Read the interview with Anne Soldaat below the videos.
“I’ve know Song To The Siren ever since the eighties. I’ve still got the 12-inch by This Mortal Coil, a super hip band on the 4AD label that The Pixies were on as well. Their cover is a beautiful rendition and at first I thought it was their song. I used to listen to the Cocteau Twins a lot as well; Elizabeth Fraser’s other band. They were also very much an eighties band; synthetic drums, a lot of reverb and a lot of blowing, which I also still did back then. Later I found out it was written by Tim Buckley. I don’t know much of his music, because I didn’t like everything I heard. His studio recording is not as good as This Mortal Coil’s cover, which is enchantingly beautiful.”
More often than not, the first version you’ve heard of a song that you love stays your favourite, whether it’s the original or a cover, don’t you think? “Perhaps. For my first Onder Invloed session I covered I Think It’s Going To Rain Today and I prefer Dusty Springfield’s cover that I knew first better than the studio recording by Randy Newman. Sometimes a adaptation does more justice to a song than the original.”
“The American band Vanilla Fudge covered You Keep Me Hangin’ On in the late sixties, and that’s how I thought of covering this. They did a slow rocky symphonic version. I didn’t want to copy them, but somewhere in between them and The Supremes seemed fun. The Supremes are amazing, of course. The song’s written by people who’ve got thirty hits like this one on their name: Holland-Dozier-Holland, a magical triad. They carried their briefcase into an office building at nine o’clock in the morning and came out at five having written two or three hits. I’d be pretty pleased with writing just one hit song everyday”, Soldaat admits with a laugh.
“It’s a good way of writing songs, but it’s very far from the dream image of an artist. The idea of having to wait for some divine inspiration is also bullshit of course. I would love to write songs everyday, I’m a tiny bit lazy when it comes to writing. But, on the other hand, I’ve just released another album, so the songs do still come from somewhere.” Four records in ten year is not such a bad score, is it? “No, and I don’t think you should release much more than that.”
Just recently I spoke to Jelle Paulusma, the lead singer and other songwriter of Soldaat’s former band Daryll-Ann that did an extensive reunion tour in 2014, who only writes new songs for every album. Soldaat however doesn’t mind searching through old demos and ideas, a quick look at the track list of Talks Little, Kills Many confirms. For instance Soft Stop (of which a video from this same session was already published earlier by his label Excelsior Recordings) dates back from the period directly after the end of Daryll-Ann in 2004. “The Truth is one of the very first songs I recorded on my 4-track cassette recorder in 1991. I have it all in my archive, so I don’t have to search endlessly for an old demo. I separate the good things from the bad and even those I keep. I’ve always liked The Truth and if a song sticks around in the back of my head for all those years, there’s bound to be something in it.”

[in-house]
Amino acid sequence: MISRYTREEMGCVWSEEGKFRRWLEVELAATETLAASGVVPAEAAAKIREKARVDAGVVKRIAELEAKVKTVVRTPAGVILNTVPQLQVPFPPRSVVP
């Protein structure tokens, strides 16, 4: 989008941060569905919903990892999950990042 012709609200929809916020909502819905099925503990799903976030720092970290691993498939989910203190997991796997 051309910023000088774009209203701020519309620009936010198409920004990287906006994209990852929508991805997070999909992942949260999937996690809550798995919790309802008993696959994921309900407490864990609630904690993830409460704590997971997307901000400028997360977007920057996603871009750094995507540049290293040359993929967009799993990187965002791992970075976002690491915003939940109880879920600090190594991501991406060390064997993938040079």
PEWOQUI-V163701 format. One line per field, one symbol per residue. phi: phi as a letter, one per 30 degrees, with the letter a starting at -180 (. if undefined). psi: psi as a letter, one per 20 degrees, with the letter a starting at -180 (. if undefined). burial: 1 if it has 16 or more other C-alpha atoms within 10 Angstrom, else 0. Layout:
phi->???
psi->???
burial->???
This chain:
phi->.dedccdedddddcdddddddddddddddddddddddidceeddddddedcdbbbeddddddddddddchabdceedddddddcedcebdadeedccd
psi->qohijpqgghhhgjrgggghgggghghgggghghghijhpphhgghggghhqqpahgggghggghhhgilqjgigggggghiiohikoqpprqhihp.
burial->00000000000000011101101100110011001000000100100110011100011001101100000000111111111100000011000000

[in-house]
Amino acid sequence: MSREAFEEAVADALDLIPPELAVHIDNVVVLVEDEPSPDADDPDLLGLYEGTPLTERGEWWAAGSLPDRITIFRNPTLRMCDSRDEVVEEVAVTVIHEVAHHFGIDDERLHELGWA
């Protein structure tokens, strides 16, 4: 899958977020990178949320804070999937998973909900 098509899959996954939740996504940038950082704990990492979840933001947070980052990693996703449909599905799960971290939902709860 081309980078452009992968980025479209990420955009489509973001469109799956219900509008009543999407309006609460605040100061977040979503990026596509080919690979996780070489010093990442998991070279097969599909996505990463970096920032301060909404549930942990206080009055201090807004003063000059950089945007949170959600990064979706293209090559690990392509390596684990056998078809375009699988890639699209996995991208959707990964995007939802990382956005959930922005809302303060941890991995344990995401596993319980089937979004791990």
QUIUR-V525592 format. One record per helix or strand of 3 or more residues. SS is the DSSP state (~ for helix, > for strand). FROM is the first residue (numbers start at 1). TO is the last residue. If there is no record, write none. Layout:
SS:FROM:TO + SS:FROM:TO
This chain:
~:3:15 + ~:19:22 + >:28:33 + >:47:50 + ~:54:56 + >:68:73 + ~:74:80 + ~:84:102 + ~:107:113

“Legal Tenderly, the last song on the album, I already recorded as an instrumental during the Happy Traum period (Happy Traum is the fourth album by Daryll-Ann, from 1999) and it’s the b-side on the Surely Justice single, it had the title 4th Of July. But there are also a lot of very new songs on the album.”
Soldaat recorded his previous two records In Another Life and Anne Soldaat in California with producer Jason Falkner (Jellyfish, Daniel Johnston, Beck, Air, Paul McCartney, a.o.), but Talks Little, Kills Many was written and recorded in Amsterdam, the city he only recently moved away from. “These songs are more acoustic than before, so it could easily be done here. I was in control and it worked out well. I’m really happy with the result and the reactions I’m getting. It’s really nice. I’ll never get rich doing this, but ah well”, Soldaat concludes with his characteristic self-relativistic humour.
All photos by Matthijs van der Ven.
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Session in 2009
SSE Noord, Amsterdam